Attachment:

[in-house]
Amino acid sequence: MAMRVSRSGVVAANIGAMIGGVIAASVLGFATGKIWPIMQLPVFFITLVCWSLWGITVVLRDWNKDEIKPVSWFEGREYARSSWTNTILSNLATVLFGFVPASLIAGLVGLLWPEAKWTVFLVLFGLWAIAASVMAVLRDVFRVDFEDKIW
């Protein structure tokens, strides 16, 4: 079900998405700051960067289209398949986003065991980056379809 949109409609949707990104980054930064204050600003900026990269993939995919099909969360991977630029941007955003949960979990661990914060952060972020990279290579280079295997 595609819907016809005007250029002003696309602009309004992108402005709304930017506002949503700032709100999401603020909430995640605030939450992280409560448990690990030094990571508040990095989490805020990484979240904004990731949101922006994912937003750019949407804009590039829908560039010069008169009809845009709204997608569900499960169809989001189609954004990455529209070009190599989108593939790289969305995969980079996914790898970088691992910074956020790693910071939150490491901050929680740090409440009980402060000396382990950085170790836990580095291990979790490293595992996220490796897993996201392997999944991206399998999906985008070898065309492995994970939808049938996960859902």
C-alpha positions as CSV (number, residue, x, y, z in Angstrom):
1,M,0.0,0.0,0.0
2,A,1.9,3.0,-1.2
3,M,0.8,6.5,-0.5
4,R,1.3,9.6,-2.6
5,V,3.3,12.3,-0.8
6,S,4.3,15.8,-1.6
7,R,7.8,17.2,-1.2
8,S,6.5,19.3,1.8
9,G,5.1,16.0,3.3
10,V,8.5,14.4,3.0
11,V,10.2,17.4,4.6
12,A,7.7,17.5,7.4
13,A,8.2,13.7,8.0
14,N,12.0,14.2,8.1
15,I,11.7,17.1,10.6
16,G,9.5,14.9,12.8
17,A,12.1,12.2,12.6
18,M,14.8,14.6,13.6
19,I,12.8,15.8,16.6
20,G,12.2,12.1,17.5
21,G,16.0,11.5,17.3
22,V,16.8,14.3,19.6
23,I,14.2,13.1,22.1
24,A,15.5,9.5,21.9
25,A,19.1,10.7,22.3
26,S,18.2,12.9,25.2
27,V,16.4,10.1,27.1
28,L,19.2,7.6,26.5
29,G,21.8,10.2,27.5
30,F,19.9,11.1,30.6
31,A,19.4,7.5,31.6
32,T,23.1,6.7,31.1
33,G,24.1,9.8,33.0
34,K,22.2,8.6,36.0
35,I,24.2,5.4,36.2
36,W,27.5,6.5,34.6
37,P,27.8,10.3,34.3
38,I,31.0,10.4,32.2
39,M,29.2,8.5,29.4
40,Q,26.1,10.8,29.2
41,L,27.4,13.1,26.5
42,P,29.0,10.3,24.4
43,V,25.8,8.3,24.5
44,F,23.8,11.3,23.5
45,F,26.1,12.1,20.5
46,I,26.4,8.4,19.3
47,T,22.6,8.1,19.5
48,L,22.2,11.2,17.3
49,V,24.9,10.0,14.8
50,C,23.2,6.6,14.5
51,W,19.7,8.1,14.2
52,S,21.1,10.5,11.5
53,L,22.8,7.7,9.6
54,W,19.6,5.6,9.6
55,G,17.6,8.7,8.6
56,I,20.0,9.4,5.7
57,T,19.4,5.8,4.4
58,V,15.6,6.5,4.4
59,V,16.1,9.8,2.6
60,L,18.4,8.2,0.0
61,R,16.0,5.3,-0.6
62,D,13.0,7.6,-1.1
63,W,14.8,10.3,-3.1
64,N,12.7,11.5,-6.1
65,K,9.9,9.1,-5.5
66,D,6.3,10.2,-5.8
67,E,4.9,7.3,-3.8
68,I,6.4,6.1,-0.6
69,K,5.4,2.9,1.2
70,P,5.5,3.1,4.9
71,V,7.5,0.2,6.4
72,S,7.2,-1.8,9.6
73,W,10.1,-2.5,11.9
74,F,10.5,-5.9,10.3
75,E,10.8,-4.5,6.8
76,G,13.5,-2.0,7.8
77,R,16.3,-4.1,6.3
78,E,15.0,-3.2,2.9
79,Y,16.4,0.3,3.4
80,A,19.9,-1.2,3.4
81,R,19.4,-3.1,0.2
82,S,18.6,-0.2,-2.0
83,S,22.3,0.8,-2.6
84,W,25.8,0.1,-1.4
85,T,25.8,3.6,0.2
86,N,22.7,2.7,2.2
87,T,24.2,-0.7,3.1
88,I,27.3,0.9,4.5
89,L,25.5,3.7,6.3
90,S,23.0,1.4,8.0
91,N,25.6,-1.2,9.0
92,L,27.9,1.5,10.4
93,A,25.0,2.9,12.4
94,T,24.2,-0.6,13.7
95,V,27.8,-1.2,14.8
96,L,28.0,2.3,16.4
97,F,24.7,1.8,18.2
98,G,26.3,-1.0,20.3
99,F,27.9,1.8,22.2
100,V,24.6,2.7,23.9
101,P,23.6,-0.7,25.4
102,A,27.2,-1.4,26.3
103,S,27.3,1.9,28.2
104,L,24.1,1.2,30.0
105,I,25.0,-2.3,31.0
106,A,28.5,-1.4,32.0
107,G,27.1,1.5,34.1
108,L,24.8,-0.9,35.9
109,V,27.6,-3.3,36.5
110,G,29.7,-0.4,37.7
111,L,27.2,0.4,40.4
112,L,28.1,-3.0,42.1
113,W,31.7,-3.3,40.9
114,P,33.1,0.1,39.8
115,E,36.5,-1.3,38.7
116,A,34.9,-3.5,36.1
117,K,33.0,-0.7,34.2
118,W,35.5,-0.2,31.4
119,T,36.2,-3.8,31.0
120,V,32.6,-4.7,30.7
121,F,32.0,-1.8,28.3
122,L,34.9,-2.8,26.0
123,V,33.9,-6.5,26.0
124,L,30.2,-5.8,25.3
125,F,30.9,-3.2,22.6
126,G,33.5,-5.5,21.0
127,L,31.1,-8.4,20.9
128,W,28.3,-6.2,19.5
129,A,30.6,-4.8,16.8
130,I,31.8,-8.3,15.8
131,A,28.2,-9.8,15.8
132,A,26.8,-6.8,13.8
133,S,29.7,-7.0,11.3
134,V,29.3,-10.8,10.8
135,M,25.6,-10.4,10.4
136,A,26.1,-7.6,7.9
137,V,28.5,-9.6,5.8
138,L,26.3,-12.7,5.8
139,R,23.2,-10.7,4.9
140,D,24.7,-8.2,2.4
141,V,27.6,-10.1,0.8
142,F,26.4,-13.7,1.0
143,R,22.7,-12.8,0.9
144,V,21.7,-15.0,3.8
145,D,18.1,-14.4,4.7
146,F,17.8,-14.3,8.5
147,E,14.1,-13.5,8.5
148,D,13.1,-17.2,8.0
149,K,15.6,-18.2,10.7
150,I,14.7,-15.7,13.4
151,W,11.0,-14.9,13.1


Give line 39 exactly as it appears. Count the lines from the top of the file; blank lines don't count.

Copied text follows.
35,I,24.2,5.4,36.2